Advancing age, injury and excess weight usually top the list when people think about the causes of osteoarthritis, or OA. But scientists are increasingly discovering genetic links to this common form of arthritis that strikes 1 in 5 adult Americans. In a new study, published in 2011 in the  American Journal of Human Genetics, researchers in the United Kingdom say they’ve discovered a third gene that could be associated with the painful and debilitating disease.

“This gene is on a different chromosome [than] the other two established OA loci,” Eleftheria Zeggini, PhD, the study’s senior author, writes in an email. “We find that it increases the risk of developing osteoarthritis.” Zeggini heads the applied statistical genetics group at the Wellcome Trust Sanger Institute, a genome research facility near Cambridge.

The new marker was found on a gene known as MCF2L, on chromosome 13, which helps regulate nerve growth factor, or NGF, a protein involved in growing and maintaining nervous system cells.

A previous study, published in the New England Journal of Medicine in 2010, showed treatment with anti-NGF reduced OA-related knee pain.

“This suggests that MCF2L is involved in the development of osteoarthritis and provides a new focus for future research,” Zeggini writes.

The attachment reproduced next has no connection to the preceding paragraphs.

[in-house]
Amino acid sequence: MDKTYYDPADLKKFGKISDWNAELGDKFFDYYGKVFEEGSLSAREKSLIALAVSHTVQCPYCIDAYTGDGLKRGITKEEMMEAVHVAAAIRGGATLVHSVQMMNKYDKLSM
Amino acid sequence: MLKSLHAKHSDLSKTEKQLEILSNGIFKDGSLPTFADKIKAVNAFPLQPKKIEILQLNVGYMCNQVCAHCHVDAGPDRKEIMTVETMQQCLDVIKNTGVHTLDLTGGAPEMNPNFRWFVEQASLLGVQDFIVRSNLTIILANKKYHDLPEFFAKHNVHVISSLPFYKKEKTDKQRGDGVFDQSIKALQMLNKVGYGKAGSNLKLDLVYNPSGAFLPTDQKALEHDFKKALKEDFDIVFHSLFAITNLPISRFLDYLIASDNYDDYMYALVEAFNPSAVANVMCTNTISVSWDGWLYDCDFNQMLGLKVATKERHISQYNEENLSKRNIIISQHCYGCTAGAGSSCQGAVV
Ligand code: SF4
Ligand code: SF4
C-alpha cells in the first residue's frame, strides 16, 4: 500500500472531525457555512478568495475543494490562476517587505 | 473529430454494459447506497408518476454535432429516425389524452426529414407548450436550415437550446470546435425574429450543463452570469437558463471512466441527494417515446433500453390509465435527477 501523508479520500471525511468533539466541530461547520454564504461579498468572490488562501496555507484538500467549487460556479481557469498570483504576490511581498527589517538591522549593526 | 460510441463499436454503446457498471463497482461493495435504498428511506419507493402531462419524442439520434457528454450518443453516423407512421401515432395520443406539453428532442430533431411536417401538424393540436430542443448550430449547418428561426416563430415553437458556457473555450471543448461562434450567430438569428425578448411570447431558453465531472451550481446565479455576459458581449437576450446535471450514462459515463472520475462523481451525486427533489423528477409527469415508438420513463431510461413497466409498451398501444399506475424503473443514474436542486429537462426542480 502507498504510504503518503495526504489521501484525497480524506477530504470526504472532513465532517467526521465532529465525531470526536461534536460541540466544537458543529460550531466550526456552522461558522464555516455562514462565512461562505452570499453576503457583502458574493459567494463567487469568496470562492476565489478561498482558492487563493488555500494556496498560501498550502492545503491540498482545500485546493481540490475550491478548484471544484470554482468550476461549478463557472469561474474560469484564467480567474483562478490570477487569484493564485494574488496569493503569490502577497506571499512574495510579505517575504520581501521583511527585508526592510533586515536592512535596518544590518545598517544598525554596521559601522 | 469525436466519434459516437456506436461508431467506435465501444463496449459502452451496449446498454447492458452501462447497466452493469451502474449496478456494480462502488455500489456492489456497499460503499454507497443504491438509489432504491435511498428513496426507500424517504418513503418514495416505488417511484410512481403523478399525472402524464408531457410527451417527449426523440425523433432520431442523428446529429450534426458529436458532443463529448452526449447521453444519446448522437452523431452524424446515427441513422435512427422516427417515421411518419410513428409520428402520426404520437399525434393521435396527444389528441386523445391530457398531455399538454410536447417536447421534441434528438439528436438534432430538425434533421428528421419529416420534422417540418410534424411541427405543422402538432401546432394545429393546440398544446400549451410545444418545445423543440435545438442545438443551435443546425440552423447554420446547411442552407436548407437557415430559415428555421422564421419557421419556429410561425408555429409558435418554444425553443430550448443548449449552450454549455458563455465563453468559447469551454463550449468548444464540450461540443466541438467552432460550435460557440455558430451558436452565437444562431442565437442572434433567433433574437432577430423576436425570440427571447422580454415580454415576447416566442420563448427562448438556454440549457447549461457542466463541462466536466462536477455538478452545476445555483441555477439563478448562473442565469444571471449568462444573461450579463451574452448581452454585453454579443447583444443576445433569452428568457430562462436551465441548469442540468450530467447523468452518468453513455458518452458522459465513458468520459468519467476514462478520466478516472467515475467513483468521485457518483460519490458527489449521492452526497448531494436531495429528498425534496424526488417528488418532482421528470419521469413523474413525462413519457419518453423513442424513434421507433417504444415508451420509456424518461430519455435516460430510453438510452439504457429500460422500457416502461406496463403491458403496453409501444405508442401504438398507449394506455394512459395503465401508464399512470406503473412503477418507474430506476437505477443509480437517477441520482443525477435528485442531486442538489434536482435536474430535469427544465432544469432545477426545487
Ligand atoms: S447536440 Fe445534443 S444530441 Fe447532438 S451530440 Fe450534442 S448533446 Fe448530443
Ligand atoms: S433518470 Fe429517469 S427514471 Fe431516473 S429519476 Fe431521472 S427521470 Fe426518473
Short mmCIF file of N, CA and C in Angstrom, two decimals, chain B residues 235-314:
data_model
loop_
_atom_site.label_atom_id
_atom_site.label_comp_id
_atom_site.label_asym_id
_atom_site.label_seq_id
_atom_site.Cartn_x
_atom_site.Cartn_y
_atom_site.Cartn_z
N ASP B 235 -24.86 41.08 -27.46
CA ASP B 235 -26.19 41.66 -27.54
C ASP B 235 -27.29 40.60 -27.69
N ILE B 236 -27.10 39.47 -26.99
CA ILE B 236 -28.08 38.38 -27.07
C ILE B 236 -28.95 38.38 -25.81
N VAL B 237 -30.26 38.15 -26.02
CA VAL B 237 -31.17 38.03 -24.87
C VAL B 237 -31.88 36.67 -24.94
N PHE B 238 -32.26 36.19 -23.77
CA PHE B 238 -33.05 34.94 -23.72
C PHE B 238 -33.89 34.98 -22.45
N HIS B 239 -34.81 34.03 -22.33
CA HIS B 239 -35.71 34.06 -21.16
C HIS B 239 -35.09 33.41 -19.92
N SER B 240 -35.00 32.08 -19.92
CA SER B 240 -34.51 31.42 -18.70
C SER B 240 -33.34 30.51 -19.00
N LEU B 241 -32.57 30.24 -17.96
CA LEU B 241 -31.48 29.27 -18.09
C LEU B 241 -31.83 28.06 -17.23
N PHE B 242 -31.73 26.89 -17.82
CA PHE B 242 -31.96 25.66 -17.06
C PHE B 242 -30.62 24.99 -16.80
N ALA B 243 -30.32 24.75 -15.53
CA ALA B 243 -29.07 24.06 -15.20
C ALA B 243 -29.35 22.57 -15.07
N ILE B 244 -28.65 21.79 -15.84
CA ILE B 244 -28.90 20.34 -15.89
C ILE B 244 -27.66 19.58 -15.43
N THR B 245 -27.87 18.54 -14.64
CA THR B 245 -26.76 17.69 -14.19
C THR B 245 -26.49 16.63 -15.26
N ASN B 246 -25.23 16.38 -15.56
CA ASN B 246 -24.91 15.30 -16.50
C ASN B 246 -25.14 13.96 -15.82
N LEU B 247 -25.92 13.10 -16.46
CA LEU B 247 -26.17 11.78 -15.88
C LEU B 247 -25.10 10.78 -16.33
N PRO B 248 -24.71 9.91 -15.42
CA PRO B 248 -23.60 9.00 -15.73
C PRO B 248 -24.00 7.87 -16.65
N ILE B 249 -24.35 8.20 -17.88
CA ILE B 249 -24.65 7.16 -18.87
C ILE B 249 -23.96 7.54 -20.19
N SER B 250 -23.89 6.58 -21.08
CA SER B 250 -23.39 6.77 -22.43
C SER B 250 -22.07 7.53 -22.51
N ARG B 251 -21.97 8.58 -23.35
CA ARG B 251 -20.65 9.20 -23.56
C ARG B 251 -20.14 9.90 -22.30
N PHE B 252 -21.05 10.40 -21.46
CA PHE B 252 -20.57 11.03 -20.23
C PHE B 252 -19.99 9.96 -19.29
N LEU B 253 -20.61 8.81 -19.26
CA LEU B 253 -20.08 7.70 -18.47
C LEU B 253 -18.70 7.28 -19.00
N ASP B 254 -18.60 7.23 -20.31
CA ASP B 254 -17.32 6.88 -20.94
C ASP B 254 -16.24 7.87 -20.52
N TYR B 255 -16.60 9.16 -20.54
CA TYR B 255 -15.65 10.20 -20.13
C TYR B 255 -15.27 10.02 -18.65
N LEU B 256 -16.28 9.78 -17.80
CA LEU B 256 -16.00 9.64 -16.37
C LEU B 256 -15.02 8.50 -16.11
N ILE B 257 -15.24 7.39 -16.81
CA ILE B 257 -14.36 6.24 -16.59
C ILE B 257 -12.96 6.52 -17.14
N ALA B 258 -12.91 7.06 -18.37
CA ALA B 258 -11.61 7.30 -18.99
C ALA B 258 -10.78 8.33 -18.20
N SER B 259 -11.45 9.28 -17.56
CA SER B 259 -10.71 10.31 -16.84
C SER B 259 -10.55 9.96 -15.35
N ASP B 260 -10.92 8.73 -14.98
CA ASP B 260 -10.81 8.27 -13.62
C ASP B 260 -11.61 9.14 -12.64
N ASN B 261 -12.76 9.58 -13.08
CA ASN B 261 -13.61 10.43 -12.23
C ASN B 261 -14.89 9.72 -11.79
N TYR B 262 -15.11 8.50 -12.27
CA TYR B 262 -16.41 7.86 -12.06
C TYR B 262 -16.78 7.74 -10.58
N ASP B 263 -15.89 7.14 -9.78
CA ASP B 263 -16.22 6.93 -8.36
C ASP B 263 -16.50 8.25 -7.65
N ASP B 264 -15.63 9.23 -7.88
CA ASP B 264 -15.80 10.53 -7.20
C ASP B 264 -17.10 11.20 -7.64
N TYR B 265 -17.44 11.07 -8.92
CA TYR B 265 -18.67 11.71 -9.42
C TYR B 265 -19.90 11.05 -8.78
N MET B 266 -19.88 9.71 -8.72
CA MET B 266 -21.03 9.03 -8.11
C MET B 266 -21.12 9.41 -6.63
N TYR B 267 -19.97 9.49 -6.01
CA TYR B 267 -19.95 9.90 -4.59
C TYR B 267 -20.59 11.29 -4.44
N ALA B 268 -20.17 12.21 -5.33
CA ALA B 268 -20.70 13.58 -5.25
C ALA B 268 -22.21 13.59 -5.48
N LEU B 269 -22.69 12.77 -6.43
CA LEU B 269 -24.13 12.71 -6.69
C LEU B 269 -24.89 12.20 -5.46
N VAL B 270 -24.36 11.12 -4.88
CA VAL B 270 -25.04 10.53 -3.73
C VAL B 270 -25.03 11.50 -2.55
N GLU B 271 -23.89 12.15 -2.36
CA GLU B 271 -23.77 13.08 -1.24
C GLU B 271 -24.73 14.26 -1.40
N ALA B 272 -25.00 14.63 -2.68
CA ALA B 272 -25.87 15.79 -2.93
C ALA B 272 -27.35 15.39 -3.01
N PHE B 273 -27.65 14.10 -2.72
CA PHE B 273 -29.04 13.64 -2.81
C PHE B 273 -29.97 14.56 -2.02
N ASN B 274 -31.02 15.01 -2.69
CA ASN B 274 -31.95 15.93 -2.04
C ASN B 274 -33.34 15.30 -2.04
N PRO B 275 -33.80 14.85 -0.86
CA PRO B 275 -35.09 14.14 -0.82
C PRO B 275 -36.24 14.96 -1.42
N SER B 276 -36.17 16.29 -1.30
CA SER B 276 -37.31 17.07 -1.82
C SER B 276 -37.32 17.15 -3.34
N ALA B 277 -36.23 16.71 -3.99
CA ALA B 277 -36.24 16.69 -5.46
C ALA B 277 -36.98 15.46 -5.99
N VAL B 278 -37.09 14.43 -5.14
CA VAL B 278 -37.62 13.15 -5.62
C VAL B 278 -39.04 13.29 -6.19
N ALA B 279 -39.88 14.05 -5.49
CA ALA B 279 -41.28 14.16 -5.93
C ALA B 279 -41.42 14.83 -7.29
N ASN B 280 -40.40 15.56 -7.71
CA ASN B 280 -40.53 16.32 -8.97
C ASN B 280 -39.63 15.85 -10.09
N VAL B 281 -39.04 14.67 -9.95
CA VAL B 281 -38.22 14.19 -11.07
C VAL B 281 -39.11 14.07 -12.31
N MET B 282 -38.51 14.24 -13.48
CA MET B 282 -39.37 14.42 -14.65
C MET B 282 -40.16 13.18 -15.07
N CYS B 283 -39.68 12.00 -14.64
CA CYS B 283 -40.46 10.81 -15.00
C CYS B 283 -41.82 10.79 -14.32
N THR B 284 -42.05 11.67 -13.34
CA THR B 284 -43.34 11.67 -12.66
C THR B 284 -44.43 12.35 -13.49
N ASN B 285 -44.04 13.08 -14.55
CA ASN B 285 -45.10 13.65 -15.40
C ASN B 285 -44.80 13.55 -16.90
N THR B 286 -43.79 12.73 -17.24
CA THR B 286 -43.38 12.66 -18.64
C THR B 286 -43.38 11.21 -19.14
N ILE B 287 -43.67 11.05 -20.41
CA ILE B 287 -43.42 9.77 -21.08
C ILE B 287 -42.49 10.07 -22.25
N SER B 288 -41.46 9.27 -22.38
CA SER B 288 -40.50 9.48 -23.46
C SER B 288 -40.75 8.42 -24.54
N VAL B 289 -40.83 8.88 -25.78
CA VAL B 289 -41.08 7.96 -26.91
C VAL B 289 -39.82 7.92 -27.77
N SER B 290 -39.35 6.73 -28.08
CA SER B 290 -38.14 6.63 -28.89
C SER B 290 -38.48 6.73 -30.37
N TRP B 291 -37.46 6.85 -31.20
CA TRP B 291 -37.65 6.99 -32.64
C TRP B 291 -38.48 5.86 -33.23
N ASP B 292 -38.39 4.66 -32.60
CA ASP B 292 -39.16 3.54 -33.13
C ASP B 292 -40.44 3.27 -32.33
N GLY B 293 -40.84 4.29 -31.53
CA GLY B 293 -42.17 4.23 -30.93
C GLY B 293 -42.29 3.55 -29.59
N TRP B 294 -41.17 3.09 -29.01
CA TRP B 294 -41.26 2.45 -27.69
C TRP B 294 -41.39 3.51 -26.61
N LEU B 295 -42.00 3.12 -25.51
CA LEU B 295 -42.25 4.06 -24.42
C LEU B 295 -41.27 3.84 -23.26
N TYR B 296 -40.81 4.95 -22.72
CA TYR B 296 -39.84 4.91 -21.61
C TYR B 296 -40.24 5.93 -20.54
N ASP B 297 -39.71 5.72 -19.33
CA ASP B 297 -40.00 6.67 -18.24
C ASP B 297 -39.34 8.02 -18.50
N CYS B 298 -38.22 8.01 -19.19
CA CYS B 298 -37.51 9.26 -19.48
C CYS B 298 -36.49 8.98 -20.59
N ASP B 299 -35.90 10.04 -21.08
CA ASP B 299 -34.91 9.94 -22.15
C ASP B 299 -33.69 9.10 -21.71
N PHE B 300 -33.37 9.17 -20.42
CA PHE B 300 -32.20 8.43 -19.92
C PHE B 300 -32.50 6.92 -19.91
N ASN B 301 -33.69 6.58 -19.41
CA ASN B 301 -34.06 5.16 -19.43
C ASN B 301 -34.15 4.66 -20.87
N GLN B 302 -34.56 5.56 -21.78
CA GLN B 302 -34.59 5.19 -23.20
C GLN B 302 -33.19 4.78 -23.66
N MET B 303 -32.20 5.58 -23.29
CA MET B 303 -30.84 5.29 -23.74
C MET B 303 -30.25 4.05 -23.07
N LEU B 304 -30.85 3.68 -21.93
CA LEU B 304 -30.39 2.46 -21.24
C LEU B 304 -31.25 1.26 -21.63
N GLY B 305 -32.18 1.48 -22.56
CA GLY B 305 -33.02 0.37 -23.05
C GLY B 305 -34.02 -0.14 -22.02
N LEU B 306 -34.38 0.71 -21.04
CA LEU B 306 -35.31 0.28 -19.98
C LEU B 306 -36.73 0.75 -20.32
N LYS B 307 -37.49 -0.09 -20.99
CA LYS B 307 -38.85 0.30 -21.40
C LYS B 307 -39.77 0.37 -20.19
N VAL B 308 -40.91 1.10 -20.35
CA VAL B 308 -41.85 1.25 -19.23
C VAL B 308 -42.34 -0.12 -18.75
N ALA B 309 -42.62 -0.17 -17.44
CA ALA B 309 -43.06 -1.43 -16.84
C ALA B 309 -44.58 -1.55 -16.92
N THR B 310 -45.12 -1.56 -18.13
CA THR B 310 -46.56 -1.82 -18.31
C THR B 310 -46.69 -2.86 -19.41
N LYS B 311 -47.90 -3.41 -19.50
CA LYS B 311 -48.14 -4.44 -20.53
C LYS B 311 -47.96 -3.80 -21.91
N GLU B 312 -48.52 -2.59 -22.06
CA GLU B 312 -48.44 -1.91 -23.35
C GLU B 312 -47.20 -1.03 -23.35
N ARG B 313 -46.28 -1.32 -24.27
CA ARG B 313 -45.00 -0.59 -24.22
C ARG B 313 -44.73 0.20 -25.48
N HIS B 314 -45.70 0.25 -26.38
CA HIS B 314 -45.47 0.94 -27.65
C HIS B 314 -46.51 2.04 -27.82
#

Researchers compared the genomes, or genetic material, of more than 3,000 OA patients to those from nearly 5,000 people in the general population, looking at 600,000 variants. They then compared that information to data from the existing 1000 Genomes Project, searching through another 7 million gene variations. That’s when they found the disease-associated variant in the MCF2L gene.

“The frequency of a variant in the gene is significantly higher in OA patients compared to controls,” Zeggini explains. “We cannot be certain that this particular gene is causal until functional studies are carried out, but this new association serves as an important clue for instigating these studies.”

Zeggini says that the heritability of OA has been estimated to be between 40 and 60 percent. Two other gene variants have been linked to OA: one on chromosome 20 and another on chromosome 7.

Terry Moore, MD, director of the rheumatology division at Saint Louis University, says it’s important to note that there is some genetic predisposition to OA.

“Normally we consider it a traumatic wear-and-tear process, but we do know there is some inherited process,” Dr. Moore says. “It’s not all trauma, increased weight and age.”

But Dr. Moore says that, although the findings are interesting, the clinical significance of this study is minimal right now, in part because all of the OA patients and controls in this study were of European descent. “Is it a general marker or just for one genetic group?” he asks.

Genetic screening is also very expensive, Dr. Moore says, making it unrealistic to do for the majority of patients. And ultimately, the results might hurt patients more than help them. “That’s the question about genetic testing: If the insurance company discovers it, could it affect coverage?” he asks.

Researchers, however, are optimistic, saying they’re hopeful this discovery will lead to new areas of research and potentially new treatments.